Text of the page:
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The five judges of the sixth room of the STJ, guardian of the uniform interpretation of federal laws, unanimously agreed that the three people can cultivate and extract the oil from the marijuana plant to alleviate their ailments, including insomnia, anxiety or sequelae. of cancer.

Although planting marijuana is prohibited and penalized in Brazil, the authorities of the Latin American giant allow the importation of medicines that have cannabis components and some people have received authorizations for self-cultivation for medicinal purposes.

“The artisanal production of oil for therapeutic purposes does not represent a risk of injury to public health or any other legal asset protected by anti-drug legislation,” the STJ said in a statement.

The magistrates responded in this way to two different judicial requests from the trio of patients, who were already using cannabidiol -a compound of the herb used for different medicines- after the Brazilian health regulatory agency, Anvisa, authorized them to import the substance.

The plaintiffs alleged difficulties in continuing the treatment due to the high costs of bringing the products from abroad.

“Criminal prosecution must be avoided” against people who produce oil by hand for medicinal purposes, when they have a medical prescription and the endorsement of Anvisa to import it, said the ruling judge, Rogerio Schietti, according to the STJ note.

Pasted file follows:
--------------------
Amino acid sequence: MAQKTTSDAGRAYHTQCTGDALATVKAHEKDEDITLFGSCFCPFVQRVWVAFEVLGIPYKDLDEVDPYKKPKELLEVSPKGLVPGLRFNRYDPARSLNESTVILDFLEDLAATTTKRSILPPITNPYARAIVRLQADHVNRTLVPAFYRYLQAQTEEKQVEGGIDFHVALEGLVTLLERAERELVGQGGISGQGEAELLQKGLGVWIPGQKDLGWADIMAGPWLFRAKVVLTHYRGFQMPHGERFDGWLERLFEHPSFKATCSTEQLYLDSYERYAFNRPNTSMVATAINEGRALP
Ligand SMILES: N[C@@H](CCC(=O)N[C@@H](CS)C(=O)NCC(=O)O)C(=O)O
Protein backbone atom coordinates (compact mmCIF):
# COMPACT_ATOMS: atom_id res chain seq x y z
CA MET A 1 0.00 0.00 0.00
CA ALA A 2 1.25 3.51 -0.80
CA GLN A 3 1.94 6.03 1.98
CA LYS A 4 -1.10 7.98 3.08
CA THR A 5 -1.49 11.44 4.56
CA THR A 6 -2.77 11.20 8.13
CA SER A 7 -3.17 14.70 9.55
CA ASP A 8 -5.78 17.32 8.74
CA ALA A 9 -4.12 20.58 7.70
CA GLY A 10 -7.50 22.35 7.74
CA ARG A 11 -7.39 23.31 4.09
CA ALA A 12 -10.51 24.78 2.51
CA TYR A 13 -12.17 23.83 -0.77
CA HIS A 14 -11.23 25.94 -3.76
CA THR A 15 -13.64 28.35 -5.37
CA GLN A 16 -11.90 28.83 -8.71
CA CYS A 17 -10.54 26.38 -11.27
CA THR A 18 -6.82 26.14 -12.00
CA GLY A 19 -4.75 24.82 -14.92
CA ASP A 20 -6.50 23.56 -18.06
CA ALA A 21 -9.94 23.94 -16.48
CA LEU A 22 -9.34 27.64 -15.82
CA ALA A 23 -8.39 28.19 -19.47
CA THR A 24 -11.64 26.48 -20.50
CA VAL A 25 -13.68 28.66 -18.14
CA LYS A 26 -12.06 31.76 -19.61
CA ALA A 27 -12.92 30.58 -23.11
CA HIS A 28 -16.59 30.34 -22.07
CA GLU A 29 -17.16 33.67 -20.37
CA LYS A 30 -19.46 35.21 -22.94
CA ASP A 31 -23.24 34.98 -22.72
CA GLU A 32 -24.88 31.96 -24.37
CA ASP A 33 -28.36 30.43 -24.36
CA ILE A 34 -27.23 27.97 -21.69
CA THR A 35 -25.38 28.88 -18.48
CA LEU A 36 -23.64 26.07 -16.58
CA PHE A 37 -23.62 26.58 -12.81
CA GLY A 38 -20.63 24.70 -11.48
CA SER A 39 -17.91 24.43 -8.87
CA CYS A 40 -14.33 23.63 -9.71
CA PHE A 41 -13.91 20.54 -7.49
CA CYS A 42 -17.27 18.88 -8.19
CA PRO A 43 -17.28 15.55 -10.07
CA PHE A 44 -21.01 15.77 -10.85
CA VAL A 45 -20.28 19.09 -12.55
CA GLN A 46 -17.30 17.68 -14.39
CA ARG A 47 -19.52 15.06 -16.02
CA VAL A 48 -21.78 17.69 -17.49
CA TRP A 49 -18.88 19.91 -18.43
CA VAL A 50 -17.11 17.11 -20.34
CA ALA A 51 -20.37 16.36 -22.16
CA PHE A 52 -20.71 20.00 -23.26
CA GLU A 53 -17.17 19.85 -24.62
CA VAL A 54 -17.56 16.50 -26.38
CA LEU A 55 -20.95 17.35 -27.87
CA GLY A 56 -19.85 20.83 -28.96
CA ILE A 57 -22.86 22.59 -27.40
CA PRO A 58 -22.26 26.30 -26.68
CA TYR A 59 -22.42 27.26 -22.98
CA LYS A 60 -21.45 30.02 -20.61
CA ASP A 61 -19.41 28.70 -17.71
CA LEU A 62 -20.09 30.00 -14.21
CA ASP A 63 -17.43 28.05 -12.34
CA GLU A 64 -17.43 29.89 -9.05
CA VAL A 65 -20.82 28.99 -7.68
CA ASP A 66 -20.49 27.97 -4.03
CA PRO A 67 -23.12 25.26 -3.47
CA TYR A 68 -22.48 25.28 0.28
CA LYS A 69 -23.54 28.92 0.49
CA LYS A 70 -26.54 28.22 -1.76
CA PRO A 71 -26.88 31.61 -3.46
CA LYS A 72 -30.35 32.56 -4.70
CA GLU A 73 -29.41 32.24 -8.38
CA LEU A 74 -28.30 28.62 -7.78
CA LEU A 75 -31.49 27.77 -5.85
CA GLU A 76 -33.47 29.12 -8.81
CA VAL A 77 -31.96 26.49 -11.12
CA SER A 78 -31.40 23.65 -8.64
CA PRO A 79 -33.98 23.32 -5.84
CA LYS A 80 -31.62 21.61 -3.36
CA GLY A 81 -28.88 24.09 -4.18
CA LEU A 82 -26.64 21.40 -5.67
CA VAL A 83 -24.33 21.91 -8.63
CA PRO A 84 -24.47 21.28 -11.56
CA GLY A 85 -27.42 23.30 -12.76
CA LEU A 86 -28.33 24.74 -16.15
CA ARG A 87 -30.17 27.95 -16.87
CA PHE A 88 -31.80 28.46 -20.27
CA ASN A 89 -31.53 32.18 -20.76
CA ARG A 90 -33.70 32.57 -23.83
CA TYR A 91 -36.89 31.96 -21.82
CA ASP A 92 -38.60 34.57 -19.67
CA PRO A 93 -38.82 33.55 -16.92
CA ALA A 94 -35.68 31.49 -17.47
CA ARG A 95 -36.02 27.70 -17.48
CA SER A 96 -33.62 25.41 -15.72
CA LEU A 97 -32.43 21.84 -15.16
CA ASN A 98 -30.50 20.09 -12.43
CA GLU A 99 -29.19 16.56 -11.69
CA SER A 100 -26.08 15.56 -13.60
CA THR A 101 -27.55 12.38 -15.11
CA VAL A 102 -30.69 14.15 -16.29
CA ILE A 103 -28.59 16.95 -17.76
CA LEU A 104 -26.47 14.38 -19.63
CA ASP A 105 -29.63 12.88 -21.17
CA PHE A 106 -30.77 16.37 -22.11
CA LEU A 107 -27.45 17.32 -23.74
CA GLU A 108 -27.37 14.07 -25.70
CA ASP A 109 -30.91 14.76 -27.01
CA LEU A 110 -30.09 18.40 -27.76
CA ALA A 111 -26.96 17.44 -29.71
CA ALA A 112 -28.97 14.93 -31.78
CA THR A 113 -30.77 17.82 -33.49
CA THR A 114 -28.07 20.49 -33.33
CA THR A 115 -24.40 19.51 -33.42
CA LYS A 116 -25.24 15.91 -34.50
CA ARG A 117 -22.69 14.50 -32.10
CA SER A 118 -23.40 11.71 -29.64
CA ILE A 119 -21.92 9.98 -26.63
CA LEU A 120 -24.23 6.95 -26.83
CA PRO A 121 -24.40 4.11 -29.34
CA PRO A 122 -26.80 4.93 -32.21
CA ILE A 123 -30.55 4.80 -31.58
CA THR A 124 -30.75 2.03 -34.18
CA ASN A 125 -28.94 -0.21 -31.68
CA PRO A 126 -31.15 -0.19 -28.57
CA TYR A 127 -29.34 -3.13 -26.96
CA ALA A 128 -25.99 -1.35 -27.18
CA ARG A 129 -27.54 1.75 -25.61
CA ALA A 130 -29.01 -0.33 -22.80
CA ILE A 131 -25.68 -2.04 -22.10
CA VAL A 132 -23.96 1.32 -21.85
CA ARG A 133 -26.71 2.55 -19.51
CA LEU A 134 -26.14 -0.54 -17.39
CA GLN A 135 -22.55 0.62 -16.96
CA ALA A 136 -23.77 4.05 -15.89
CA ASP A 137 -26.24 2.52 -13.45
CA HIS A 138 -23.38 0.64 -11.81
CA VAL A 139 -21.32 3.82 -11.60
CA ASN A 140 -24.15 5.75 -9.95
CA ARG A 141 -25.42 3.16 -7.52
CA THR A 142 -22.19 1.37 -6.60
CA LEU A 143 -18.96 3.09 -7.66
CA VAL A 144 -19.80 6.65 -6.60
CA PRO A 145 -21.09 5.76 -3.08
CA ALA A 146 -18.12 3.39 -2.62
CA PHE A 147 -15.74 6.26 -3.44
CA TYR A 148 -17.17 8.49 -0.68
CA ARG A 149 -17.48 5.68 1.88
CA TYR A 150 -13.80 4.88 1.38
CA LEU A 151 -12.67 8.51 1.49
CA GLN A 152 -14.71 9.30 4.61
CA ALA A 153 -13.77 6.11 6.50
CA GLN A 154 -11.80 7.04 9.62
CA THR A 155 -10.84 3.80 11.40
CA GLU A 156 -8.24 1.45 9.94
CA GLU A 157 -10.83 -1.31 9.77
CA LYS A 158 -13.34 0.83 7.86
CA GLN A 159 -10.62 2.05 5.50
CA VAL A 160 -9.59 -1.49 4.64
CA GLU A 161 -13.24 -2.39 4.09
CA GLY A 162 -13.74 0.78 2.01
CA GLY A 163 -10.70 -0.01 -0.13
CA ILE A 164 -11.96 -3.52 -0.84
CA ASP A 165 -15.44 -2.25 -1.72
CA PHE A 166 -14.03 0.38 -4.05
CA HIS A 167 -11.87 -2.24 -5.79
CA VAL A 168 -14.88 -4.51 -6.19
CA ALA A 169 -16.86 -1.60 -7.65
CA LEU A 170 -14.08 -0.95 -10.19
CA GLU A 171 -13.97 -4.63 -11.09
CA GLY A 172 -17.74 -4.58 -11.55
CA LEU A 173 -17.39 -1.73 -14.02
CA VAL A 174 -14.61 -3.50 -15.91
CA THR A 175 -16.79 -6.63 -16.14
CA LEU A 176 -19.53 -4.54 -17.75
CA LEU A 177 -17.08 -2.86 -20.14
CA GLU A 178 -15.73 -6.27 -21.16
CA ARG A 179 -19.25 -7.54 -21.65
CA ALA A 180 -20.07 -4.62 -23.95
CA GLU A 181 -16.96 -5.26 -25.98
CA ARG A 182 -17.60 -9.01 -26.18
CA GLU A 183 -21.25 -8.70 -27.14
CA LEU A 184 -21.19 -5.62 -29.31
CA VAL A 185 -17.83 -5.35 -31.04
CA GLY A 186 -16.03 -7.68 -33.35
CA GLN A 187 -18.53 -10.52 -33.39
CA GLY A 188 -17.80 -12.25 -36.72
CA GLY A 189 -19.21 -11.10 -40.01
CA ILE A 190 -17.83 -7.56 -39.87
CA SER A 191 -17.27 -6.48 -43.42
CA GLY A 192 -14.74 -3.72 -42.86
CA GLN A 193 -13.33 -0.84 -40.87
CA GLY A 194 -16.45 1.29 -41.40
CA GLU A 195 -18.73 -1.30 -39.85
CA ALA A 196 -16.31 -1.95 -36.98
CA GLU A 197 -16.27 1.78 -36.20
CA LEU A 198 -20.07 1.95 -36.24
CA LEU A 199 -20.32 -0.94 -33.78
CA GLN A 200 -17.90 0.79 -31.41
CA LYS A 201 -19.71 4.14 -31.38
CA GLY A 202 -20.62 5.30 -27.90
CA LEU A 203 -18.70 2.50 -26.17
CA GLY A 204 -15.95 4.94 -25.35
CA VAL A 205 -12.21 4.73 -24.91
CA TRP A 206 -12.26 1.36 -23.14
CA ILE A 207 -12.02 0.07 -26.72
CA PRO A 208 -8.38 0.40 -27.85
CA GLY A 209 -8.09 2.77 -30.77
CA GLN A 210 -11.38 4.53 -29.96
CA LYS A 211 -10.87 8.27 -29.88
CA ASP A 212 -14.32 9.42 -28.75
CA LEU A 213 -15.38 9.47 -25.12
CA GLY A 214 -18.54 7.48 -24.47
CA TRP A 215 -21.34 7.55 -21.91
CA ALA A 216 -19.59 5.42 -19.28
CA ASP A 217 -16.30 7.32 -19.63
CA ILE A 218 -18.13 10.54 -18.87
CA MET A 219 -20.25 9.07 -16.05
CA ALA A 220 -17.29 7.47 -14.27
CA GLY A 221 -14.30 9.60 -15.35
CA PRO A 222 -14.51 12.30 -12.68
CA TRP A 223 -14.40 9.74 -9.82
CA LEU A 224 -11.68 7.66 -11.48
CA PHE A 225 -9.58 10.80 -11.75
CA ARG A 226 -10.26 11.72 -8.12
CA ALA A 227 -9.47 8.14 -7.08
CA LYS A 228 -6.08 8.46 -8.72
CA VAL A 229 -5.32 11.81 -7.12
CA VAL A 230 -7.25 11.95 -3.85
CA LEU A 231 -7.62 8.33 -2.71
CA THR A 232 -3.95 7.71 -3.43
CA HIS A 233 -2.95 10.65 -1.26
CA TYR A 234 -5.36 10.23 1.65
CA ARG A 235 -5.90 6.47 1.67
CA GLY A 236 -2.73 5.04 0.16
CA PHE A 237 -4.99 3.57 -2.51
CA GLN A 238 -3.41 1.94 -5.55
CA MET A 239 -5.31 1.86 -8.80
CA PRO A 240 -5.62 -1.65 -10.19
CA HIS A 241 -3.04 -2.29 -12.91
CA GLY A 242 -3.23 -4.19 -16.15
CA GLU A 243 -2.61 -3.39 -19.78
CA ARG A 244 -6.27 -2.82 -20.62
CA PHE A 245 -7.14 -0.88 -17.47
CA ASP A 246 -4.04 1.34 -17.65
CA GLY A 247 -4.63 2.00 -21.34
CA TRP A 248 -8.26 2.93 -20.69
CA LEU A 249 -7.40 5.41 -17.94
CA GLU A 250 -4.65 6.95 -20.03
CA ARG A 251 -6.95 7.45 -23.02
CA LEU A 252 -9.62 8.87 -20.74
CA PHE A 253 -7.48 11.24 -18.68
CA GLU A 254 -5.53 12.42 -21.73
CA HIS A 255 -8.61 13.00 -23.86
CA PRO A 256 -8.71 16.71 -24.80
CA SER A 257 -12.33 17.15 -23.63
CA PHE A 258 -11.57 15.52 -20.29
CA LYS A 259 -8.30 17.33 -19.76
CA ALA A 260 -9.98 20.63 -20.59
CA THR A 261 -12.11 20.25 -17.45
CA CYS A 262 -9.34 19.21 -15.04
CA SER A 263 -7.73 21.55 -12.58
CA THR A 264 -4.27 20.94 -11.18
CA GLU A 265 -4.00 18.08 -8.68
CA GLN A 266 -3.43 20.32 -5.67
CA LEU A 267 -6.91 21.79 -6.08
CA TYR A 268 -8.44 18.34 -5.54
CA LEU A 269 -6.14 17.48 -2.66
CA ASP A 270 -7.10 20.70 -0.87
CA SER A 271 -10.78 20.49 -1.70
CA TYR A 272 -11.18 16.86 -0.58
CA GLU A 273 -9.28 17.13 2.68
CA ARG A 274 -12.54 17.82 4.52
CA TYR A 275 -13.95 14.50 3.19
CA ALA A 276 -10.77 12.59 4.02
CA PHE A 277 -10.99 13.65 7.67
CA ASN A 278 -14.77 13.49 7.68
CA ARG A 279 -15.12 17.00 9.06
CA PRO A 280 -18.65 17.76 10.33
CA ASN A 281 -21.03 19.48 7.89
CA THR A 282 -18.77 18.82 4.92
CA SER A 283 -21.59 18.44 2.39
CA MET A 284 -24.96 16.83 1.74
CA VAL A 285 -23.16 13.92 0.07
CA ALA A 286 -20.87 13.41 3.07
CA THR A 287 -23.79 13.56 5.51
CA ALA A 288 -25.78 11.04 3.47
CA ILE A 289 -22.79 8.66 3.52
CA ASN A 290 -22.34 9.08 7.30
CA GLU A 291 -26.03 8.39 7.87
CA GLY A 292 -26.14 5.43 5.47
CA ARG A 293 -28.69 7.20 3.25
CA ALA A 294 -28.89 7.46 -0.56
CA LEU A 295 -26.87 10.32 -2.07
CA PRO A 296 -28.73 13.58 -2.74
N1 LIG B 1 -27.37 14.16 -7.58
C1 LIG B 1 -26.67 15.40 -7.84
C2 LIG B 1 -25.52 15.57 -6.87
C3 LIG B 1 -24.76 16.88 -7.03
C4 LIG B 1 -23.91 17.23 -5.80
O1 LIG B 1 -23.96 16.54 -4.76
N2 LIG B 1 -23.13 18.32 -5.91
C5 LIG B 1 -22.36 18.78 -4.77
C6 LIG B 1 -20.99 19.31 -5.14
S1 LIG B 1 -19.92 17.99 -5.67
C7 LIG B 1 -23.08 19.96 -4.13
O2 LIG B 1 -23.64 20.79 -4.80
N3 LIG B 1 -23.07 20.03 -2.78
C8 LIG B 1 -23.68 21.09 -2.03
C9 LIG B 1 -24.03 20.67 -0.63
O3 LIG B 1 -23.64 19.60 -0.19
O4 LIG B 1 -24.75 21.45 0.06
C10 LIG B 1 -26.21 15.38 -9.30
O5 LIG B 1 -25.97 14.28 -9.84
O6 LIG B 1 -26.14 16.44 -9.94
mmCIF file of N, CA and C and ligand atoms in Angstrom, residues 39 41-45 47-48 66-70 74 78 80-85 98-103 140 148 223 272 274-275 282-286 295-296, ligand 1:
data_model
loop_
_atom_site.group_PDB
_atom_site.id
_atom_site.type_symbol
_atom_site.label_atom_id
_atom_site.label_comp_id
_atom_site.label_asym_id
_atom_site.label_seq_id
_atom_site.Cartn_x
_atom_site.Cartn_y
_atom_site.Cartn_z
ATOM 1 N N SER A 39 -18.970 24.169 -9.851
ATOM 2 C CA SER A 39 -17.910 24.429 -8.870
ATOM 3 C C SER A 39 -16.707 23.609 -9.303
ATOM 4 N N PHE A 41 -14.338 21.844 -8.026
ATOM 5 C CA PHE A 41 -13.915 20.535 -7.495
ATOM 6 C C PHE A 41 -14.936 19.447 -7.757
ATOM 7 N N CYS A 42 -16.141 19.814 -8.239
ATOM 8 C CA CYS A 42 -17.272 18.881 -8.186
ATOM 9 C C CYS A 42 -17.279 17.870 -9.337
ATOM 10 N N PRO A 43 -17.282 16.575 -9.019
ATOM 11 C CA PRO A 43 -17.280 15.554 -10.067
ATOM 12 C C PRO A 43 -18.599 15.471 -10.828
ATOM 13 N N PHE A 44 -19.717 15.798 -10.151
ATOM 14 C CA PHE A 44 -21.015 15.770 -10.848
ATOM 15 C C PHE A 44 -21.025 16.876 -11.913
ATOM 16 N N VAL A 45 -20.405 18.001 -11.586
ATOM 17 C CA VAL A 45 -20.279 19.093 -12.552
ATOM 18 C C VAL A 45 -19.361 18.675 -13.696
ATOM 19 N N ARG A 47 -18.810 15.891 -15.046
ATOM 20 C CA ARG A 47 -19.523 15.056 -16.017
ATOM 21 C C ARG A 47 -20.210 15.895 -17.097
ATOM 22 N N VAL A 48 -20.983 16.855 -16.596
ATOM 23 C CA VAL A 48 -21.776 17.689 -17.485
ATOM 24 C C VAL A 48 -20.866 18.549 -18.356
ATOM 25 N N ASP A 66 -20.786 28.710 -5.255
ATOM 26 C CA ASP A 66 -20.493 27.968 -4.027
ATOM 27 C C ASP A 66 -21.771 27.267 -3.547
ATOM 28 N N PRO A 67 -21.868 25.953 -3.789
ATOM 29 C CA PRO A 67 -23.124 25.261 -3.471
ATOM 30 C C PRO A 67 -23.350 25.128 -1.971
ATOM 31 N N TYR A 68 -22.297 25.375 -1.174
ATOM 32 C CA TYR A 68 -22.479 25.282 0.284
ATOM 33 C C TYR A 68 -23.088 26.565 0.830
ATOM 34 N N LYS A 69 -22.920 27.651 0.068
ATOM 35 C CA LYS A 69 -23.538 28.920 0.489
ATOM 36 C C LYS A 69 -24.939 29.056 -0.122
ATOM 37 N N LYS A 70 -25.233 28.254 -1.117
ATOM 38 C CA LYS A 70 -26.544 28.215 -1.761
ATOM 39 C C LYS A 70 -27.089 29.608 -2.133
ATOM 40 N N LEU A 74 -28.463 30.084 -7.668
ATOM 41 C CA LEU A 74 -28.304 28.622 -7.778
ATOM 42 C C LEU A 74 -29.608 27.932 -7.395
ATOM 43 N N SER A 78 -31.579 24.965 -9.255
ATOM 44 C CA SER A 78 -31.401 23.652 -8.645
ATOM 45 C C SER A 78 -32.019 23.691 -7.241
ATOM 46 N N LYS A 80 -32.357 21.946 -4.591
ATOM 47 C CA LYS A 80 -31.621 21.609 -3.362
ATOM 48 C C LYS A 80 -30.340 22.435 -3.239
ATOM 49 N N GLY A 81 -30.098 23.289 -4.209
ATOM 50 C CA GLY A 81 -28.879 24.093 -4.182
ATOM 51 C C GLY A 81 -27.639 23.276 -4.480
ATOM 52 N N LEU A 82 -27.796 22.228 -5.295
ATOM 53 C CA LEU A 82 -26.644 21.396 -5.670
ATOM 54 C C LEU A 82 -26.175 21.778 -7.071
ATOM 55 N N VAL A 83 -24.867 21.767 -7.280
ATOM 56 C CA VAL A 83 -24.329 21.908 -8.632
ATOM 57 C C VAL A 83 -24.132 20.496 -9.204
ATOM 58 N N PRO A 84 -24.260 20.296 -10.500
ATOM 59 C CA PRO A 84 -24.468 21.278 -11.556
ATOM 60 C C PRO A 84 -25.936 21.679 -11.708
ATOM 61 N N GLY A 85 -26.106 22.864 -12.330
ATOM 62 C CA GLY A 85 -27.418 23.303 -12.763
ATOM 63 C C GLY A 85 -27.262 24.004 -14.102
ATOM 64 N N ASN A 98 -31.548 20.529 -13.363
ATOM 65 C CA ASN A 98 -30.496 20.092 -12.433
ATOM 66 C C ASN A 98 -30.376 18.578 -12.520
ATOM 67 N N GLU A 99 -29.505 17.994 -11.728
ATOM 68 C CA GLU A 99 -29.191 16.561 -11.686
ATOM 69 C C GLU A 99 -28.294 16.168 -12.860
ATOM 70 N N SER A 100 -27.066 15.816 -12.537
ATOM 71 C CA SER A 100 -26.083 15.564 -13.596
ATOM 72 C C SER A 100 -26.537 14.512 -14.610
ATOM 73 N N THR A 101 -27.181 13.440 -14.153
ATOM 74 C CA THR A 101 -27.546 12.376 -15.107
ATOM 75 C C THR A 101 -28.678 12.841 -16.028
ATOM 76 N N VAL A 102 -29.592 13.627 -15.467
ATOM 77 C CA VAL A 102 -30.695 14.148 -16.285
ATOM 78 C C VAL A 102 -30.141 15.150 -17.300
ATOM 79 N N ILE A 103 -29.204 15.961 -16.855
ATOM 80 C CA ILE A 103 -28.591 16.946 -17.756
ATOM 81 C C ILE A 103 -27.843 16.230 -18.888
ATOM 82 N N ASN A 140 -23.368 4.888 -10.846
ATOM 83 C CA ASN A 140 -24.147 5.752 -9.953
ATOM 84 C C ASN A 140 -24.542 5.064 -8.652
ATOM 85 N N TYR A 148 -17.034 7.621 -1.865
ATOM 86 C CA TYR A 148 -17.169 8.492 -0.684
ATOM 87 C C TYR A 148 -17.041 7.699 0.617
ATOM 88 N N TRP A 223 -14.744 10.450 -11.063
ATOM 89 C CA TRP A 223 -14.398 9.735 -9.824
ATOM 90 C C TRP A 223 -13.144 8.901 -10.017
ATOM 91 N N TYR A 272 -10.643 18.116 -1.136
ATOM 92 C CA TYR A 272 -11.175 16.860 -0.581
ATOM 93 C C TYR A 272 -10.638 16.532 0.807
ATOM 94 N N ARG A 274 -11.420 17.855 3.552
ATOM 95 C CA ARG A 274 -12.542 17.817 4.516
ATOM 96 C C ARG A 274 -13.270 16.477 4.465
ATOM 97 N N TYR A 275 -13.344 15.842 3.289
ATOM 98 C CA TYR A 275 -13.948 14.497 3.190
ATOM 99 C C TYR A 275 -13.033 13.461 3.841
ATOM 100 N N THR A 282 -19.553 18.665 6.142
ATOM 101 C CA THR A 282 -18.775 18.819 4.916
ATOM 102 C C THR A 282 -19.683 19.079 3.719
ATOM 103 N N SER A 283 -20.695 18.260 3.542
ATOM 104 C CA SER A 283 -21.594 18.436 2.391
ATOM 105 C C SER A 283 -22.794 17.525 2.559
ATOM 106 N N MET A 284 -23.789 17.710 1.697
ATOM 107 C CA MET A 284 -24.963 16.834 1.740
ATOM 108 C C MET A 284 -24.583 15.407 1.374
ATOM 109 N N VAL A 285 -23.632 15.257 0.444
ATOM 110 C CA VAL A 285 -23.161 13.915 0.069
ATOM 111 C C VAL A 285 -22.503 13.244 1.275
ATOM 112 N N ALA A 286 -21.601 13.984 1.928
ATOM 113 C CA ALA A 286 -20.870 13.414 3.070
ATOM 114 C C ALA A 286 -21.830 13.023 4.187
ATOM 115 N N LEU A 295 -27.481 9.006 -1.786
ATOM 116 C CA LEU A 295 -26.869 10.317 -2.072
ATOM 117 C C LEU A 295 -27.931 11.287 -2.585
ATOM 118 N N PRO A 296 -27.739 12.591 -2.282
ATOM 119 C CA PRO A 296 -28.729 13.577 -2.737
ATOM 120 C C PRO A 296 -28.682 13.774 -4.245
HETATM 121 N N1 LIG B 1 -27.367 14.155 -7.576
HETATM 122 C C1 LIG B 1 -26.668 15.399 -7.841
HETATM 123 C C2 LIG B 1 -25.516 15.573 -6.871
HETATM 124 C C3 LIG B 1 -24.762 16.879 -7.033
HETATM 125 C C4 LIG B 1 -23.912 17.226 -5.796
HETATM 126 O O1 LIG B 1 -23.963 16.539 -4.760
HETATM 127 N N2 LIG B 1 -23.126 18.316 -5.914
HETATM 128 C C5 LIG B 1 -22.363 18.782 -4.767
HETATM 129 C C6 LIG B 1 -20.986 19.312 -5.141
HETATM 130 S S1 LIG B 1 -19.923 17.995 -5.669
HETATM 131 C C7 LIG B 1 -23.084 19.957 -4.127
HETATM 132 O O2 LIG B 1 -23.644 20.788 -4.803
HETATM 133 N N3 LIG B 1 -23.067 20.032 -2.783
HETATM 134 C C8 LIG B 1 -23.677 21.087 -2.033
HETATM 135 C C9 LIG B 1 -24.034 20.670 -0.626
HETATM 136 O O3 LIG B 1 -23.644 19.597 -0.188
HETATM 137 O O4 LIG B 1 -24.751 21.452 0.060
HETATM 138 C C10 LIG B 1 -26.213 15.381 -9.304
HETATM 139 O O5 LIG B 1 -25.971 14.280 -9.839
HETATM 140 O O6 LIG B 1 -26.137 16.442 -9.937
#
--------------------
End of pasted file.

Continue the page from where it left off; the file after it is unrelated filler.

Schietti questioned that the Ministry of Health and Anvisa had not regulated the home cultivation of the plant for medical uses and highlighted the impact of these products “on the health and well-being of many Brazilians.”

“The discourse contrary to the possibility of cultivation is a moralistic discourse that often has a religious stamp, based on dogmas, false truths, stigmas,” he said, in statements collected by the Folha de Sao Paulo newspaper.

The Brazilian president, the far-right Jair Bolsonaro, has attacked the medicinal use of marijuana, even warning that he would veto legislative projects that seek its authorization.

In Latin America, several countries such as Argentina, Chile, Colombia, Costa Rica and Mexico allow in some way the use of medicinal cannabis, whose efficacy for certain ailments is recognized by the WHO.



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